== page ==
As I suggest a number of times during the discussion, I believe that the dichotomy of the traditional student/teacher relationship is a false one; based on an out of date system of education. If our goal is to foster a love of learning, then I believe it is necessary for educators to position themselves as learners, facilitators, guides; not as experts. A scary prospect for some.
Critical pedagogy, no matter how we define it, has a central place in the discussion of how learning is changing in the 21st century because critical pedagogy is primarily concerned with an equitable distribution of power… Digital tools offer the opportunity to refocus how power works in the classroom. In its evolution from passive consumption to critical production – from the cult of the expert to a culture of collaboration – the critical and digital classroom emerges as a site of intellectual and moral agency.
This is certainly a thesis that I can support, given that I would describe my own classroom in similar terms. However, I am left asking whether or not such an evolution requires ‘digital tools’ to achieve such equity? Can learning not be democratised within traditional educational settings, without the influence of technology? Does this not, have more to do with shifting beliefs and values about pedagogy and the student/teacher paradigm?
A teacher and a student, when presented as text on the screen, look exactly the same. They are just text. The internet is the Great Equalizer not only because it provides the world with a seemingly unlimited amount of information, but because it reduces us all to font, to pixels, to bits of sound and noise that only begin to approach our full complexity.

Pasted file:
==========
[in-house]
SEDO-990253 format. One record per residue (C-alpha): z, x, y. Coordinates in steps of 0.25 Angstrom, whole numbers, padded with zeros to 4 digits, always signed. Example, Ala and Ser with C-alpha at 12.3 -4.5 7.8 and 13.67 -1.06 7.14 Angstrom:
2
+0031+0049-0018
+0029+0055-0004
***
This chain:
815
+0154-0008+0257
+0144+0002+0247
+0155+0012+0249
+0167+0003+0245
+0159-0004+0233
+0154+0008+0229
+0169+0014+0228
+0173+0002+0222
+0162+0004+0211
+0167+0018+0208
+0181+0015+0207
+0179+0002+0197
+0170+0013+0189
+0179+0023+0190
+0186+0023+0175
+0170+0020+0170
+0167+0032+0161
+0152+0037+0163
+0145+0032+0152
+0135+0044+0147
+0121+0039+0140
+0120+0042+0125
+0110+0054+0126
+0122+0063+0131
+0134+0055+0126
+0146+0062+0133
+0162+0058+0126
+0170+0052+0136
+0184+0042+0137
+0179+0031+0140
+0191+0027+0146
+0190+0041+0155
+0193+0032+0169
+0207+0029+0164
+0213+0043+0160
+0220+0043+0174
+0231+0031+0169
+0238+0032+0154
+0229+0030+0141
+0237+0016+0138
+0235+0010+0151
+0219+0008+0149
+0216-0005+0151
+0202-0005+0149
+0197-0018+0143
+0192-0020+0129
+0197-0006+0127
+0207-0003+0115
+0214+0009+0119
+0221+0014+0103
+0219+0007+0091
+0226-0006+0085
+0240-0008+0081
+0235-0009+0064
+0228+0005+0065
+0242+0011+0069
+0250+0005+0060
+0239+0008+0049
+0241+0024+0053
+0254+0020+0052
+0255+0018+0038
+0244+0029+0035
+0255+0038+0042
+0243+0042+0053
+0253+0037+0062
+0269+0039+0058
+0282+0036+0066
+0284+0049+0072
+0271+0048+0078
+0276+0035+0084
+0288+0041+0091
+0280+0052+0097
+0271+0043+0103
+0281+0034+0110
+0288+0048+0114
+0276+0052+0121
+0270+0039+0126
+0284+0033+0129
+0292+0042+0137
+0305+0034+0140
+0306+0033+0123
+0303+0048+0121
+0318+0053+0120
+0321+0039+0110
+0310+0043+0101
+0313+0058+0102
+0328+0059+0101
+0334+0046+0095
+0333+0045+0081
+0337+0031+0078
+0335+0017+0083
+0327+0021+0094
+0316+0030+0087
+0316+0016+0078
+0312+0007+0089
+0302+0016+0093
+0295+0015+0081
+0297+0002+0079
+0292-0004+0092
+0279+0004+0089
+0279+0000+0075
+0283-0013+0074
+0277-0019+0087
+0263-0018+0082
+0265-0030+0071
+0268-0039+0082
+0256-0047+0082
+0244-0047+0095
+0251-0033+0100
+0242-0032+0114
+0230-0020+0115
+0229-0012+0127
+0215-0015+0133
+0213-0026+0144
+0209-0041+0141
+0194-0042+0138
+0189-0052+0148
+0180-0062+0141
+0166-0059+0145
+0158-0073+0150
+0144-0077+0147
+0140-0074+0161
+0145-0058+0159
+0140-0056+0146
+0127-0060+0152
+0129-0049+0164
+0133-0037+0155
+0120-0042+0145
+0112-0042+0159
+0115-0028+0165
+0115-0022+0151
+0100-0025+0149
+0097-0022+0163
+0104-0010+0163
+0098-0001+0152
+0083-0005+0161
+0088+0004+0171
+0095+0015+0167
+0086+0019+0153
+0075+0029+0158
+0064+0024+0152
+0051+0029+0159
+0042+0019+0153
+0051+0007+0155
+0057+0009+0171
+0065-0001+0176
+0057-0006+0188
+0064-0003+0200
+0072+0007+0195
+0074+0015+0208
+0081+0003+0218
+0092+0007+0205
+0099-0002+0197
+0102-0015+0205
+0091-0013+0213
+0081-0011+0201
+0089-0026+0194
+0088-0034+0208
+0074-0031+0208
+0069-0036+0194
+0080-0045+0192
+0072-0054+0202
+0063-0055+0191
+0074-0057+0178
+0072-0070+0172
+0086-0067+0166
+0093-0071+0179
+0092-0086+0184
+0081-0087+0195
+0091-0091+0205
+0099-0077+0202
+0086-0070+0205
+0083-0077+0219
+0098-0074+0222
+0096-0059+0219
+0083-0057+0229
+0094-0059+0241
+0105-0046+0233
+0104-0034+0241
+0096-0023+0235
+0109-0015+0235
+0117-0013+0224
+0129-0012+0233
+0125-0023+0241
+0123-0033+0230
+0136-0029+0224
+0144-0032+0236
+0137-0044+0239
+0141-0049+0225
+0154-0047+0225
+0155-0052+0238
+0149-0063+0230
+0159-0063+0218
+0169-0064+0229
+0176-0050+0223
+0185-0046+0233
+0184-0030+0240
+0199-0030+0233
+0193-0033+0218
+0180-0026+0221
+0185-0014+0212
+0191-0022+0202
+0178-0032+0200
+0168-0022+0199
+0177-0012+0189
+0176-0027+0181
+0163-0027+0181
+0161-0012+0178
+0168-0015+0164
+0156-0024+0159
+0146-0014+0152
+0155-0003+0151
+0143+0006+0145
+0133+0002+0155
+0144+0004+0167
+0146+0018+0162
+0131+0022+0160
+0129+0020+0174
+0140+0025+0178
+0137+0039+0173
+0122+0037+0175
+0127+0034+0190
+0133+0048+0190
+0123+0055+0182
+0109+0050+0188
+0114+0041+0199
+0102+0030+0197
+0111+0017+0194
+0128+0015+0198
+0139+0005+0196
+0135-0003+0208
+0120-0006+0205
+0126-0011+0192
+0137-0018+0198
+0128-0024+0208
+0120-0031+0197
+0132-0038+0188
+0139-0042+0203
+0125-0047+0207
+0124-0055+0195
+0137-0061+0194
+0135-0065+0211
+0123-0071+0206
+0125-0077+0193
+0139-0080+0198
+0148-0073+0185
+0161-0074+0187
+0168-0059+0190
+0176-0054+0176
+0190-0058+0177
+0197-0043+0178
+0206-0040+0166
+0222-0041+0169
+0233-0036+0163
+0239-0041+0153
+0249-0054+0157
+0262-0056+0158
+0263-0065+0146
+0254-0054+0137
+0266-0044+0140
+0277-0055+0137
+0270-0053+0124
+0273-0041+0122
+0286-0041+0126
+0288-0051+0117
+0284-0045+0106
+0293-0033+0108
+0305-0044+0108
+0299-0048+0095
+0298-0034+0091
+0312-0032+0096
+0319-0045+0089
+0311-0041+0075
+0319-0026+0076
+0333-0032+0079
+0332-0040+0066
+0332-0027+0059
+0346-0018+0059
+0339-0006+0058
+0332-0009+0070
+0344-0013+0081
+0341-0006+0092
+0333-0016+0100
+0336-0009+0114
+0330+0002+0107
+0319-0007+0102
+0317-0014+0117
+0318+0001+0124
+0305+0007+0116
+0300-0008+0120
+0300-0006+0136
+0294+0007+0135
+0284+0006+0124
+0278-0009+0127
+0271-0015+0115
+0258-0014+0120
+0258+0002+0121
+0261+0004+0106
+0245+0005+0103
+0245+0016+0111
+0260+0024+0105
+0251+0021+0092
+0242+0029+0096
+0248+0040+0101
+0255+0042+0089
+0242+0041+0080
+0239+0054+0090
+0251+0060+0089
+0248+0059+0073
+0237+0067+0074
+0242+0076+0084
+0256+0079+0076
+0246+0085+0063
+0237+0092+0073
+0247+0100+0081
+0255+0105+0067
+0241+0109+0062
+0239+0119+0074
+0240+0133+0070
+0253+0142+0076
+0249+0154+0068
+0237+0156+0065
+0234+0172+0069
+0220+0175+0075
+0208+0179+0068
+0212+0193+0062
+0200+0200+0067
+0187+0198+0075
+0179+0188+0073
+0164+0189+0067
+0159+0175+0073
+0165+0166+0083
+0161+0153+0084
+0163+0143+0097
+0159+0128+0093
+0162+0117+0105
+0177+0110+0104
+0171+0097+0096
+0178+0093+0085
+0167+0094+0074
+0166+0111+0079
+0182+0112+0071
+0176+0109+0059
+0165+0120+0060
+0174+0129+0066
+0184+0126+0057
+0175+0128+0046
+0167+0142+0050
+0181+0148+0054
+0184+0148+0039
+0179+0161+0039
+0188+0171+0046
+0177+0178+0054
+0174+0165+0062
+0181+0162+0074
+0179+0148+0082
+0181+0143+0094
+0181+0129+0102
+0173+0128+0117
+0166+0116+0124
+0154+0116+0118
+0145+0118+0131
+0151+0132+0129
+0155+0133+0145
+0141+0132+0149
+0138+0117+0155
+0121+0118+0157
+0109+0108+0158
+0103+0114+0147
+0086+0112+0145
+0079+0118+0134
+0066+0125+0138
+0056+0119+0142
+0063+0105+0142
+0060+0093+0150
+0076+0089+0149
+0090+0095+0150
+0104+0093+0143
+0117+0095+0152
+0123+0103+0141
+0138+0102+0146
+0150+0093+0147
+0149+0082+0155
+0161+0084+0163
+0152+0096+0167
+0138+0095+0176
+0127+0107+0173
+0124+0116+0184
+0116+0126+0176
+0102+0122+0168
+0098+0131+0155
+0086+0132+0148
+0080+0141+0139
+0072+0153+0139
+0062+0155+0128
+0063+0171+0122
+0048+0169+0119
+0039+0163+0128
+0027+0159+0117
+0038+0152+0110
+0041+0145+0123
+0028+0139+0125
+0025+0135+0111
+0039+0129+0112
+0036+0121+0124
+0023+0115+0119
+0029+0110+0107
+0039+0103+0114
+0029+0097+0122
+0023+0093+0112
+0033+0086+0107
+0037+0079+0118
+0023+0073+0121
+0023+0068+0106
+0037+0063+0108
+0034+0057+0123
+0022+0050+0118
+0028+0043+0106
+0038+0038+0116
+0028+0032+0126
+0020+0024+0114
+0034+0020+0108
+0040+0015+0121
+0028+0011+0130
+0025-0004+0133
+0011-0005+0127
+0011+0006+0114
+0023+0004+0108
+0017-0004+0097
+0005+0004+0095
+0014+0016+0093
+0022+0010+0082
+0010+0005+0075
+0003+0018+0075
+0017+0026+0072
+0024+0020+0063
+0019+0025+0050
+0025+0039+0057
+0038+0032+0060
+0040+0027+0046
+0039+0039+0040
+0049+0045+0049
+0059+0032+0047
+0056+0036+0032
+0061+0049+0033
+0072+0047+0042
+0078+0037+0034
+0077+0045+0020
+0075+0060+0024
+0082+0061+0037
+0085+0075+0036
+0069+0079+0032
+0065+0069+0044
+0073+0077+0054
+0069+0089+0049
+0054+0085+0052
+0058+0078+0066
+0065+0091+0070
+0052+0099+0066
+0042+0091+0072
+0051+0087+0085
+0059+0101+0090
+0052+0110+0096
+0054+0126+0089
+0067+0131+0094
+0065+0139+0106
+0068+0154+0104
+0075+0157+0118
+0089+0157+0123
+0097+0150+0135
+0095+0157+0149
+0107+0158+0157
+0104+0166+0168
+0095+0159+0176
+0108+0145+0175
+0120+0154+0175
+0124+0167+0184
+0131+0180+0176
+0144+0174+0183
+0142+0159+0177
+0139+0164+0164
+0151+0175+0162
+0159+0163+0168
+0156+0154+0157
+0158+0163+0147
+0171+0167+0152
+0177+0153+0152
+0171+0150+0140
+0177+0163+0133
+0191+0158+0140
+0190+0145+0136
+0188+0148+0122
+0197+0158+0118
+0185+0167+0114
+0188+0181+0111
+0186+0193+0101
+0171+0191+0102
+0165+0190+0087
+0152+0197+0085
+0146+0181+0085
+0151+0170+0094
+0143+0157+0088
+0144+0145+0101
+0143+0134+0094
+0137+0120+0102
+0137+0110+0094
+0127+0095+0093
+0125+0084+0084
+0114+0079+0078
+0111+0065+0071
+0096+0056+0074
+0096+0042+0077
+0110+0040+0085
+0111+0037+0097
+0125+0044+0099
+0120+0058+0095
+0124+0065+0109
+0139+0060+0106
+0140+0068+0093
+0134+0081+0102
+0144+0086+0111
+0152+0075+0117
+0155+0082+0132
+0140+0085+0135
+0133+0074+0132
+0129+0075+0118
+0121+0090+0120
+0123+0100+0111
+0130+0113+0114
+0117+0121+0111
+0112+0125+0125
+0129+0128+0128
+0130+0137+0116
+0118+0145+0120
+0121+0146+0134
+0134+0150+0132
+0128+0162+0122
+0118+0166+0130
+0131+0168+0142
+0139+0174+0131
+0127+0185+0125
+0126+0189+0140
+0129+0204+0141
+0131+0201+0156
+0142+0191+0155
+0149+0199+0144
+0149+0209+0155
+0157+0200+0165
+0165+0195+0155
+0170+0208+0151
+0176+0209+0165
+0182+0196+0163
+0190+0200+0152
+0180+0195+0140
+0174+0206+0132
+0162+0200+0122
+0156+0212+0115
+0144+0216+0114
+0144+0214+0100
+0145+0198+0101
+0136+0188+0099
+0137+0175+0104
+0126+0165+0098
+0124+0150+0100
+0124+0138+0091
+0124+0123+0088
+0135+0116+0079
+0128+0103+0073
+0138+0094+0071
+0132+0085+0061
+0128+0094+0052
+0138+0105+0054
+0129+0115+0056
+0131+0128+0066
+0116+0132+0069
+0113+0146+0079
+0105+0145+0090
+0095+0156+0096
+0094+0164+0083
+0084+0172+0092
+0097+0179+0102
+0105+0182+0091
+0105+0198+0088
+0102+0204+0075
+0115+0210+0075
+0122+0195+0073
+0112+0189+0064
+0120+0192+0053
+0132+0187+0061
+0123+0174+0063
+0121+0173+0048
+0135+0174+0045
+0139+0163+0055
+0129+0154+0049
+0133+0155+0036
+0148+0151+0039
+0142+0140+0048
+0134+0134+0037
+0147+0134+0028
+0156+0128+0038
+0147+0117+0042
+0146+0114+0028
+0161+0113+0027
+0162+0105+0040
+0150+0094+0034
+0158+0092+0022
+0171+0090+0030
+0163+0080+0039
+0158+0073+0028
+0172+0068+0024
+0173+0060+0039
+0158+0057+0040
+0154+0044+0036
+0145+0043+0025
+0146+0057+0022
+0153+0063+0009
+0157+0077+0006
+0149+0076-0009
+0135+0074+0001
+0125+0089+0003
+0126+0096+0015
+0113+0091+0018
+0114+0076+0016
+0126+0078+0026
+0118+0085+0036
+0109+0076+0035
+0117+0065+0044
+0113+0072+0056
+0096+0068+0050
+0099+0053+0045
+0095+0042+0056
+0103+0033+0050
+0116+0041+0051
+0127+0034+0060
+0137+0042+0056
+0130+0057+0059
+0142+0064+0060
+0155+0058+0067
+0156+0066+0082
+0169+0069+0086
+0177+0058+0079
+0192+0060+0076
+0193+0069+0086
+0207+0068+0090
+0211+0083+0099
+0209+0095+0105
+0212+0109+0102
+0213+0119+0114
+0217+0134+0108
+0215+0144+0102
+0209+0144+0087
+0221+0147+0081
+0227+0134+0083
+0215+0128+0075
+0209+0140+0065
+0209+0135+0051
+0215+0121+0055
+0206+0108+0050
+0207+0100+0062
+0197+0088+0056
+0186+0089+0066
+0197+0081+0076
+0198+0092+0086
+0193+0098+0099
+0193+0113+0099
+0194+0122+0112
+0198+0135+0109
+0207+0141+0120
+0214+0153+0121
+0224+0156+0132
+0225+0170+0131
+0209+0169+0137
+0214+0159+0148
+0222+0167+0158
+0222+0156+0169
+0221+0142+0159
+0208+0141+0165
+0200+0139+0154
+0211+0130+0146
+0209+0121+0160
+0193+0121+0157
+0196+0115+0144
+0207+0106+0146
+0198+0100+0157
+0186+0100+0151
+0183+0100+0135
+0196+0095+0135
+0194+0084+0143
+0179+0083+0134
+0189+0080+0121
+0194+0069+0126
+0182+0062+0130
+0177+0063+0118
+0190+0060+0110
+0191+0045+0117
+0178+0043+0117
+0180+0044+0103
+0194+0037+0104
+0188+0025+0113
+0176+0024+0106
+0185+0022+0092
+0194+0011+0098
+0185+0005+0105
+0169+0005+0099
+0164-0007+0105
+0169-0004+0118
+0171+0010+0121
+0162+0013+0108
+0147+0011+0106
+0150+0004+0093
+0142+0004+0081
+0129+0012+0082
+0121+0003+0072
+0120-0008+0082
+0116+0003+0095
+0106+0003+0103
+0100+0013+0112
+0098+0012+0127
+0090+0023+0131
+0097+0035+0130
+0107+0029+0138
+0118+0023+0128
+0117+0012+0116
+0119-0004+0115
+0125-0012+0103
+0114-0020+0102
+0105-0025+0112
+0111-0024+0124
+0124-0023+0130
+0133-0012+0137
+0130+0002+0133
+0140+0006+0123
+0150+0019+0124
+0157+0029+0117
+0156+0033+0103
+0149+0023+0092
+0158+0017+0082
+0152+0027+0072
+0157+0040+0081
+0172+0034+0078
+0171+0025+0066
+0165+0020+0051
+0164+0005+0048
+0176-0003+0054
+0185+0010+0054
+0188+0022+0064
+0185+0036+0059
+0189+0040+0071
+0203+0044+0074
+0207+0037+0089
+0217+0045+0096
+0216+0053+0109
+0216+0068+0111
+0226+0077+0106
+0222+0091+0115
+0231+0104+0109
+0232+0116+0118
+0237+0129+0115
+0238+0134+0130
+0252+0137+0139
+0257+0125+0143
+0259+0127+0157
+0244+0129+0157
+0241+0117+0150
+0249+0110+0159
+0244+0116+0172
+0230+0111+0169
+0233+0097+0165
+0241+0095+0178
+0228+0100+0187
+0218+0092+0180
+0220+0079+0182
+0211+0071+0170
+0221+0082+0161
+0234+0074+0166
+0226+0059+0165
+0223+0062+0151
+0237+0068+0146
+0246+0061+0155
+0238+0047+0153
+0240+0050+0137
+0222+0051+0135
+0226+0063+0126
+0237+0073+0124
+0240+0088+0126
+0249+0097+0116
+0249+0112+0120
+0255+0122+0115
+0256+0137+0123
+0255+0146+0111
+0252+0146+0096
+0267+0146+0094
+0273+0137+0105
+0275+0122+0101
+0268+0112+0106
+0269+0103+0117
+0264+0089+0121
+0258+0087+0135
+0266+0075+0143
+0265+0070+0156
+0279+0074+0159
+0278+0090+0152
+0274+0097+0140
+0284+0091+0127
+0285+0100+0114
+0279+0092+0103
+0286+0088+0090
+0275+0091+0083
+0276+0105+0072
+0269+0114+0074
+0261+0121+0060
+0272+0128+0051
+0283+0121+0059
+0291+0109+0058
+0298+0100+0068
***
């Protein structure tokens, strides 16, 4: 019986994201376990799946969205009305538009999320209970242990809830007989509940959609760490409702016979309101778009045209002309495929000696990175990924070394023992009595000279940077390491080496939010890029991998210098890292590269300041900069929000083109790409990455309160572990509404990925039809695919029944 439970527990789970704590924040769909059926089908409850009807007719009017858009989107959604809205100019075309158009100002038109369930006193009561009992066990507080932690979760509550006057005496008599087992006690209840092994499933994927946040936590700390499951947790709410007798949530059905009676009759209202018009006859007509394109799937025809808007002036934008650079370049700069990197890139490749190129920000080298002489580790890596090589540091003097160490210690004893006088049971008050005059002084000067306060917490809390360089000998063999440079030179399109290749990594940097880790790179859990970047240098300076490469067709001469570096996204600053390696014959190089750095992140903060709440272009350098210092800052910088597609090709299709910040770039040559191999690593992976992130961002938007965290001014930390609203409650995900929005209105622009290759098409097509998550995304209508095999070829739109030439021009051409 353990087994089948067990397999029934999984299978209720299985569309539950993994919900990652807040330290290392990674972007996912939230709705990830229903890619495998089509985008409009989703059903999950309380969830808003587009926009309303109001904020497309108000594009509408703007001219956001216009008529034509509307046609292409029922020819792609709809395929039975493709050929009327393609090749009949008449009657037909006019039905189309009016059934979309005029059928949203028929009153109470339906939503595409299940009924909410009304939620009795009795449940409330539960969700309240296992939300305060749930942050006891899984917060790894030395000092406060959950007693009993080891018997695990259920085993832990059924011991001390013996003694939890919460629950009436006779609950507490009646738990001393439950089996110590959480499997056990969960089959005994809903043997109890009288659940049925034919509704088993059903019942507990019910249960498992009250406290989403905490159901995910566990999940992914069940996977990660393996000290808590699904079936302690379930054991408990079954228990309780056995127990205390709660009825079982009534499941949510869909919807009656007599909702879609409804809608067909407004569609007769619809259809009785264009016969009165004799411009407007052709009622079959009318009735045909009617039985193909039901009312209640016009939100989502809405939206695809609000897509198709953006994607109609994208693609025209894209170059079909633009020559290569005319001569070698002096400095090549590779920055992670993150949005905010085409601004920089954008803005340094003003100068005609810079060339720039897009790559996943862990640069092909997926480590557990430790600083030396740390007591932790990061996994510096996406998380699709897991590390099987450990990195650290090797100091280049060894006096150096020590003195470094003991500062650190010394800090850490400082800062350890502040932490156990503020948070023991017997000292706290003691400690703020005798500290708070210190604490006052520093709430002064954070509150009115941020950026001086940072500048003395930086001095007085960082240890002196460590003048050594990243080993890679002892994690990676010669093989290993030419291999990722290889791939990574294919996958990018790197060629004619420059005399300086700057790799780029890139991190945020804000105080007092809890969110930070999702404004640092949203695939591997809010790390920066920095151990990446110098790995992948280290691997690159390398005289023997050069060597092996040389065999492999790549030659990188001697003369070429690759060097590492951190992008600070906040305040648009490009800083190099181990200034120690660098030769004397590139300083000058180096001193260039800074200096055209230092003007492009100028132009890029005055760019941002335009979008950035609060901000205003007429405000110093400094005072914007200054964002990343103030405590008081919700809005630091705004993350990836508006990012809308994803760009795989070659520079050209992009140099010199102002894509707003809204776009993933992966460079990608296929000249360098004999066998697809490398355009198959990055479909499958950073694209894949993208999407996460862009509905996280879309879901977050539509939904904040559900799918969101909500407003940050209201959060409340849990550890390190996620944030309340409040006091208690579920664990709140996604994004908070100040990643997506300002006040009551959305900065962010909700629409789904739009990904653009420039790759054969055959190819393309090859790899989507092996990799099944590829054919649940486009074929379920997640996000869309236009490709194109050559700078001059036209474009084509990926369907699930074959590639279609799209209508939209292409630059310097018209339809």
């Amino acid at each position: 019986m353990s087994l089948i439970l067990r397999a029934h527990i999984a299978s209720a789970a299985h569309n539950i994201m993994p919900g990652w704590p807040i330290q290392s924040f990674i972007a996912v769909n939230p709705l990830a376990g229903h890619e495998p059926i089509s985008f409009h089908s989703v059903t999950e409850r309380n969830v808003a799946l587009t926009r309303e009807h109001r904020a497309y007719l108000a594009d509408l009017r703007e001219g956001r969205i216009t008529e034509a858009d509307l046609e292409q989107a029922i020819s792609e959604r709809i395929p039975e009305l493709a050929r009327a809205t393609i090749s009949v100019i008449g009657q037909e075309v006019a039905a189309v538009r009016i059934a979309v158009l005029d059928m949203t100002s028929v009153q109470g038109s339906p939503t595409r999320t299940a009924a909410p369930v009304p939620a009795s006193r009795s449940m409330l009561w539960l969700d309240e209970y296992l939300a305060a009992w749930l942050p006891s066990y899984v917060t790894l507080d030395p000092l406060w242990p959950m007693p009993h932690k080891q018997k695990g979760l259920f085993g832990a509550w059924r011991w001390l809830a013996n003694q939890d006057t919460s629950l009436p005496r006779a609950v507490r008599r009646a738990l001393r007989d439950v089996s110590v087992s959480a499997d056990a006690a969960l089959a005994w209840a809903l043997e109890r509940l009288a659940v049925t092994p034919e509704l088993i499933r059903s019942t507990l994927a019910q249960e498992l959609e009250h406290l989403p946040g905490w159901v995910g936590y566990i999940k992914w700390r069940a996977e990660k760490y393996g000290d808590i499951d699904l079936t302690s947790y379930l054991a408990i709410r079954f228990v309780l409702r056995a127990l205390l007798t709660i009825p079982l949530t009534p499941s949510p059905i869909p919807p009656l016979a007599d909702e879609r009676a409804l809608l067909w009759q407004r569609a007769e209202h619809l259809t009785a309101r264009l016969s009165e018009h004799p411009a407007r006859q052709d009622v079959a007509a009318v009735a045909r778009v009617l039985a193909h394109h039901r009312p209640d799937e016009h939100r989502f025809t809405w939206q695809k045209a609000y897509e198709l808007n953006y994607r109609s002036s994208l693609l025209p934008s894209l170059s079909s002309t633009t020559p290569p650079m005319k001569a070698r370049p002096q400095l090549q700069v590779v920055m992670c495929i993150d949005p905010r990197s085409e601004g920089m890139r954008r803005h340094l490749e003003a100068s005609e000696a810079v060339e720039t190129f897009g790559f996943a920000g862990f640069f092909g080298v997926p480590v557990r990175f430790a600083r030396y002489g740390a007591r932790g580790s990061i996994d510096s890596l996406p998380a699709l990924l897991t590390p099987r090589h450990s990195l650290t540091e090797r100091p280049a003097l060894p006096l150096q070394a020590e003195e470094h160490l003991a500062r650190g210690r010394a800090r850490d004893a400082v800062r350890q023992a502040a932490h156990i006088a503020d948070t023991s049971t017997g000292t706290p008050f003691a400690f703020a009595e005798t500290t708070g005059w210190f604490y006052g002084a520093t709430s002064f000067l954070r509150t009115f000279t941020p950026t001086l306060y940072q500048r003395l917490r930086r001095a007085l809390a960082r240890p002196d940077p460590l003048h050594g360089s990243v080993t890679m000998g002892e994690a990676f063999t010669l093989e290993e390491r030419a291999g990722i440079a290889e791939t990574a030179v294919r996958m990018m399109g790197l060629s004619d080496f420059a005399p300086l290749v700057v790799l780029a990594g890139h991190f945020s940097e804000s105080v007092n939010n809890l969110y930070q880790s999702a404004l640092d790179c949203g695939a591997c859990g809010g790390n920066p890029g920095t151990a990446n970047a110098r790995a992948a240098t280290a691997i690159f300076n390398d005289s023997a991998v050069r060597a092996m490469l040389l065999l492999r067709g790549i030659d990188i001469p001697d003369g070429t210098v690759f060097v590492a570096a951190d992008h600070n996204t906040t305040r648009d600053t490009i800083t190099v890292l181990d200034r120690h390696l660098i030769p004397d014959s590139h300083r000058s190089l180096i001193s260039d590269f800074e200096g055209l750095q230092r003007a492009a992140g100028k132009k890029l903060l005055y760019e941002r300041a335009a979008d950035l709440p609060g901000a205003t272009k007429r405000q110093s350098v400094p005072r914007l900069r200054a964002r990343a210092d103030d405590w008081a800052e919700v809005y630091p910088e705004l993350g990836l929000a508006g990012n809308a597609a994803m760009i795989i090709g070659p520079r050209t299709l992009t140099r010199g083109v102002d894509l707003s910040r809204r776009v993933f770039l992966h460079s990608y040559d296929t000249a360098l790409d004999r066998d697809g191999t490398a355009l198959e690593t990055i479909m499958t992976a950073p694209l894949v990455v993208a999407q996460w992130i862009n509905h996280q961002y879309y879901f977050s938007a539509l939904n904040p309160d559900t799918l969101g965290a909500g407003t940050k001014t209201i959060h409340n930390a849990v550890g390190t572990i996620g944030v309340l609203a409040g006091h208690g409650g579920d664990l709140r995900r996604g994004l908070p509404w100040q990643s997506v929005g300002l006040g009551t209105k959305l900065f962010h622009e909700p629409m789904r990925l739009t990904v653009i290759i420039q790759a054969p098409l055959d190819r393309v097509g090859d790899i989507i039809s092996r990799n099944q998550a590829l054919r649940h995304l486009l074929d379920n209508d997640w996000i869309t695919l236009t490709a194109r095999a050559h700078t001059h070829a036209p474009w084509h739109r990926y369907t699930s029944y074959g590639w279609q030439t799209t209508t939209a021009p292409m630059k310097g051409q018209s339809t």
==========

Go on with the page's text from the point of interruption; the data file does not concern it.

Perhaps… although I think this is a naive view. Technology, in this case ‘the internet’, is being given far too much credit. Social status, expertise and power are in no way absent from the world wide web. Blogs and social networks may have given everyone a voice, but that does not mean that everyone is listening.
Technology, itself, does not have the power to improve education. Nor does it have the power to democratise it. The participatory pedagogies alluded to by both Rorabaugh and Bishop require a change in values and beliefs on the part of not just educators, but society as a whole. Moreover, they require a dramatic shift in the priorities of educational institutions. It’s better economics for institutions such as Stanford and MIT to proffer xMOOC style courses, as the investment in participant-based co-creation and the development of networks is labour intensive and difficult to control.
Earlier in the article, Bishop asked what I think is a more important question: “I’m in a position where I can do my best work, and inspire the most dialogue, by openly not having the answers. Do teachers have that luxury?” Yes they do, but they have to be prepared to take risks; to be willing to redefine their role within the classroom. As I shared in the Hangout, I do not consider myself to be a teacher anymore. I am a learner, facilitator, and guide.